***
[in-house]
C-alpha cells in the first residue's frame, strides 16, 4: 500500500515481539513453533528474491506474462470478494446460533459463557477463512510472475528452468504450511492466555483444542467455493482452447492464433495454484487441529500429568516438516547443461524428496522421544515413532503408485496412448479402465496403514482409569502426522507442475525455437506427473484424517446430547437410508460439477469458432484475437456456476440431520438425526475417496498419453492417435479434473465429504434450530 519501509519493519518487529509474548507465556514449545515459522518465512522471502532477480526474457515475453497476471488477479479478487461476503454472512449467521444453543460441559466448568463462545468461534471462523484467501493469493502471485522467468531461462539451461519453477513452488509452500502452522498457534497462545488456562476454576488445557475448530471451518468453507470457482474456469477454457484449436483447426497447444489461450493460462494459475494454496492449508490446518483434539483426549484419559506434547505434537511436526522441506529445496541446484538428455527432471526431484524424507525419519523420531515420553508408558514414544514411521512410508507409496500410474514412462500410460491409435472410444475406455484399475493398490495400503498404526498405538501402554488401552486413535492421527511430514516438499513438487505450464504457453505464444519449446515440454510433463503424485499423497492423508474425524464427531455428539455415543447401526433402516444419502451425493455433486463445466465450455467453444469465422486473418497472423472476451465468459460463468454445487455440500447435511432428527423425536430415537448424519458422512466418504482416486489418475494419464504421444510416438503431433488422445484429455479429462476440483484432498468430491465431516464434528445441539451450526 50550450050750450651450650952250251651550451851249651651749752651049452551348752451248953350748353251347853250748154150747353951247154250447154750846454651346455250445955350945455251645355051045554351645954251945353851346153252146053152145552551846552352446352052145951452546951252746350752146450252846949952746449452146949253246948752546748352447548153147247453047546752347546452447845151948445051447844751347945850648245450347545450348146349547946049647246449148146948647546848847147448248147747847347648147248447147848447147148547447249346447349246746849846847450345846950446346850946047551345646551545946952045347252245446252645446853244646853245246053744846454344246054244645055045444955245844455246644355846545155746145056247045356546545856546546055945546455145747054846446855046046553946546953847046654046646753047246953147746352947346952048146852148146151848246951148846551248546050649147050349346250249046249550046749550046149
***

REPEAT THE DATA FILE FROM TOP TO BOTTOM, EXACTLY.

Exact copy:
[in-house]
C-alpha cells in the first residue's frame, strides 16, 4: 500500500515481539513453533528474491506474462470478494446460533459463557477463512510472475528452468504450511492466555483444542467455493482452447492464433495454484487441529500429568516438516547443461524428496522421544515413532503408485496412448479402465496403514482409569502426522507442475525455437506427473484424517446430547437410508460439477469458432484475437456456476440431520438425526475417496498419453492417435479434473465429504434450530 519501509519493519518487529509474548507465556514449545515459522518465512522471502532477480526474457515475453497476471488477479479478487461476503454472512449467521444453543460441559466448568463462545468461534471462523484467501493469493502471485522467468531461462539451461519453477513452488509452500502452522498457534497462545488456562476454576488445557475448530471451518468453507470457482474456469477454457484449436483447426497447444489461450493460462494459475494454496492449508490446518483434539483426549484419559506434547505434537511436526522441506529445496541446484538428455527432471526431484524424507525419519523420531515420553508408558514414544514411521512410508507409496500410474514412462500410460491409435472410444475406455484399475493398490495400503498404526498405538501402554488401552486413535492421527511430514516438499513438487505450464504457453505464444519449446515440454510433463503424485499423497492423508474425524464427531455428539455415543447401526433402516444419502451425493455433486463445466465450455467453444469465422486473418497472423472476451465468459460463468454445487455440500447435511432428527423425536430415537448424519458422512466418504482416486489418475494419464504421444510416438503431433488422445484429455479429462476440483484432498468430491465431516464434528445441539451450526 50550450050750450651450650952250251651550451851249651651749752651049452551348752451248953350748353251347853250748154150747353951247154250447154750846454651346455250445955350945455251645355051045554351645954251945353851346153252146053152145552551846552352446352052145951452546951252746350752146450252846949952746449452146949253246948752546748352447548153147247453047546752347546452447845151948445051447844751347945850648245450347545450348146349547946049647246449148146948647546848847147448248147747847347648147248447147848447147148547447249346447349246746849846847450345846950446346850946047551345646551545946952045347252245446252645446853244646853245246053744846454344246054244645055045444955245844455246644355846545155746145056247045356546545856546546055945546455145747054846446855046046553946546953847046654046646753047246953147746352947346952048146852148146151848246951148846551248546050649147050349346250249046249550046749550046149